Inaugurated in the early 20th Century, airmail was a premium service which required paying special postal rates. U.S. airmail stamps document the early history of aviation commerce - from biplanes to Zeppelins to flying boats.
The first airmail stamp - a 24-cent stamp that covered postage from New York to Washington - was issued in May 1918. The stamp pictured the plane that carried the mail – the Curtiss Jenny – and is widely recognized today because a pane of 100 was accidentally printed with the plane upside-down.
On July 1, 1924, regular airmail service across the country was established. Airmail was divided into three zones: New York to Chicago, Chicago to Cheyenne, and Cheyenne to San Francisco. Mailing a letter cost eight cents per zone, so stamps were made in denominations of 8, 16, and 24.
In February of 1926, the Post Office contracted private air companies to distribute airmail. Three stamps were issued for use on these contract airmail routes (or CAMs), each depicting the U.S. map.
Charles Lindbergh’s historical flight in May of 1927 inspired one of the most popular airmail stamps issued, which featured his plane, the Spirit of St. Louis. The cost of airmail was reduced in 1928, and two new stamps were issued: Beacon on Rocky Mountains and the Winged Globe.
Airmail service across the Pacific was taken over by the Post Office Department in November 1935 as the threat of war with Japan increased, and Pan Am was chosen as the carrier. A stamp was issued for the three trans-Pacific zones: San Francisco to Hawaii, Hawaii to Guam, and Guam to the Philippine Islands. It originally cost 25 cents per zone, but in 1937, a 20 cent stamp was issued and the cost of mailing a letter from the mainland U.S. to the Philippine Islands was reduced to 50 cents and airmail was extended to Hong Kong.
Cross-Atlantic airmail began on May 20, 1939 as Pan Am delivered mail from New York to Marseilles, France, traveling through Portugal on the way. Although this service didn't las...
During World War II, seven stamps known as Transports were issued, each with a different denomination and depicting a different twin-motored transport plane.
After World War II, many commemorative stamps were released, such as a stamp to honor the 75th anniversary of the Universal Postal Union in 1949 and another to honor the 50th anniversary of airmail service in 1968. Many commemoratives featuring aviators (such as Amelia Earhart, Robert Goddard, and the Wright brothers) were also released.
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Recent News: Airmail Stamps
Source: Google News
Police blotter July 1Appleton Post Crescent, June 29th
A man reported receiving a letter from a collection agency for past due bills on a Comcast account. He said he never opened a ... A man reported arriving home to find the air let out of his tire and the back door to the house open. Lights were also...Read more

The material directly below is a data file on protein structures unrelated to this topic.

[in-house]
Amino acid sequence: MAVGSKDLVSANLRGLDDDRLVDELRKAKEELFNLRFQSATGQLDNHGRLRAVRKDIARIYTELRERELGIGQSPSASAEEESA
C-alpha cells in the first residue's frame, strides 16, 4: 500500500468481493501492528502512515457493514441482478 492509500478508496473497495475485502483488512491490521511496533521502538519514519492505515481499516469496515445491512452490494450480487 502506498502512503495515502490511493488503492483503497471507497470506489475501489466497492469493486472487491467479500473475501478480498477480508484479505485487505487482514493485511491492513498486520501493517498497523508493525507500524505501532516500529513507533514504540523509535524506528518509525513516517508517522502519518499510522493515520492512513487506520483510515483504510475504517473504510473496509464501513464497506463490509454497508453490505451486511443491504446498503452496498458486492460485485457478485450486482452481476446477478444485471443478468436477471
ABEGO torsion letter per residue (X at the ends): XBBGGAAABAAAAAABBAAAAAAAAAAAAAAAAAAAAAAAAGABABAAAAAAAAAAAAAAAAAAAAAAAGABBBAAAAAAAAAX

Want to goWashington Post, June 29th
A exhibition chronicling the African American experience through stamps and mail includes letters carried by slaves and a selection of original artwork from the U.S. Postal Service's Black Heritage stamp series. National Postal Museum - Smithsonian ...Read more
Ouachita Life: You'll never forget the Chennault MuseumMonroe News Star, June 27th
He received the Distinguished Flying Cross, his image was printed on a U.S. postage stamp and his memory is very much alive both in the United States and China. Today, the Chennault ... Also included is a Delta Air Lines collection. Delta was founded...Read more
Australia Post's future is no longer in the mailSydney Morning Herald, June 26th
The group has about 36,000 employees, and 23,000 of them work in a letter collection, sorting and delivery business that is being crushed by the relentless expansion of internet-based communication. ... Changes announced by the Abbott government in...Read more
The beauty left behind The author says good-bye to gardens crafted over 40 yearsGazetteNET, June 25th
My garden was never worthy of a public tour although I wrote about it in this column. It was my private collection of favorite plants. I was able to move just a handful of plants to my postage stamp gardens at the new condo. With knee and eye problems...Read more
Could The Masterpiece Be A Fake? Profit, Revenge And 'The Art Of Forgery'WFAE, June 23rd
This is FRESH AIR. I'm Dave Davies, in for Terry Gross who's off this week. If you had the artistic talent to create impressive paintings or sculpture, could you imagine devoting that skill to copying the work of past artists and trying to pass your...Read more
Don't gravelscape LALos Angeles Times, June 13th
All over the city — and especially in park-poor areas, where postage-stamp lawns may be the only relief from pavement — we have to think before we act. Will exchanging a living, breathing yard for a ... Plants and trees provide shade and transpire...Read more
Hedgehog Toothpicks and Other Everyday Objects From North KoreaNew York Times, June 10th
A 3G USB air card from Koryolink, North Korea's mobile phone service provider. In March 2013, North Korea began to allow some foreigners to carry their mobile phones into the country and connect to their local service provider to send and receive data...Read more